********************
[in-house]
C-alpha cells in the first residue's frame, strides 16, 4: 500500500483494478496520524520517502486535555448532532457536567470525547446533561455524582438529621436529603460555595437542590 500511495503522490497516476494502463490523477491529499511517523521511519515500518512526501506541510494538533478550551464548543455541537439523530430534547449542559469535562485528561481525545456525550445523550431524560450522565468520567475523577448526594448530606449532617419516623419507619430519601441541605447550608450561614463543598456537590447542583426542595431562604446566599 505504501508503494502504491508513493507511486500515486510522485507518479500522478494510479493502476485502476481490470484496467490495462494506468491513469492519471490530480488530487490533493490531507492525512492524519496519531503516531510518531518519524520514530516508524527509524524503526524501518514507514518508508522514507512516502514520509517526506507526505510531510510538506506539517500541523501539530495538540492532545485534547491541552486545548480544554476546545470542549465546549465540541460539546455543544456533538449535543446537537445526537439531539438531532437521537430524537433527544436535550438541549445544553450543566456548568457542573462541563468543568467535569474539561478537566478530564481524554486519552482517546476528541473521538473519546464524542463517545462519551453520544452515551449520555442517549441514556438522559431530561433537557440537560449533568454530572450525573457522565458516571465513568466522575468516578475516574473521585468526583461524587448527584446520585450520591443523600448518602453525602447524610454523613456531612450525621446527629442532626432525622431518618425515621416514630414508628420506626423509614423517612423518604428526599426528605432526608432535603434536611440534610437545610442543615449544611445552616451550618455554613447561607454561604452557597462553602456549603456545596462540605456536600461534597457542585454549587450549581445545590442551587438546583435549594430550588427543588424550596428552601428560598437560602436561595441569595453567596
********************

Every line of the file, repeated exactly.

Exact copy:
[in-house]
C-alpha cells in the first residue's frame, strides 16, 4: 500500500483494478496520524520517502486535555448532532457536567470525547446533561455524582438529621436529603460555595437542590 500511495503522490497516476494502463490523477491529499511517523521511519515500518512526501506541510494538533478550551464548543455541537439523530430534547449542559469535562485528561481525545456525550445523550431524560450522565468520567475523577448526594448530606449532617419516623419507619430519601441541605447550608450561614463543598456537590447542583426542595431562604446566599 505504501508503494502504491508513493507511486500515486510522485507518479500522478494510479493502476485502476481490470484496467490495462494506468491513469492519471490530480488530487490533493490531507492525512492524519496519531503516531510518531518519524520514530516508524527509524524503526524501518514507514518508508522514507512516502514520509517526506507526505510531510510538506506539517500541523501539530495538540492532545485534547491541552486545548480544554476546545470542549465546549465540541460539546455543544456533538449535543446537537445526537439531539438531532437521537430524537433527544436535550438541549445544553450543566456548568457542573462541563468543568467535569474539561478537566478530564481524554486519552482517546476528541473521538473519546464524542463517545462519551453520544452515551449520555442517549441514556438522559431530561433537557440537560449533568454530572450525573457522565458516571465513568466522575468516578475516574473521585468526583461524587448527584446520585450520591443523600448518602453525602447524610454523613456531612450525621446527629442532626432525622431518618425515621416514630414508628420506626423509614423517612423518604428526599426528605432526608432535603434536611440534610437545610442543615449544611445552616451550618455554613447561607454561604452557597462553602456549603456545596462540605456536600461534597457542585454549587450549581445545590442551587438546583435549594430550588427543588424550596428552601428560598437560602436561595441569595453567596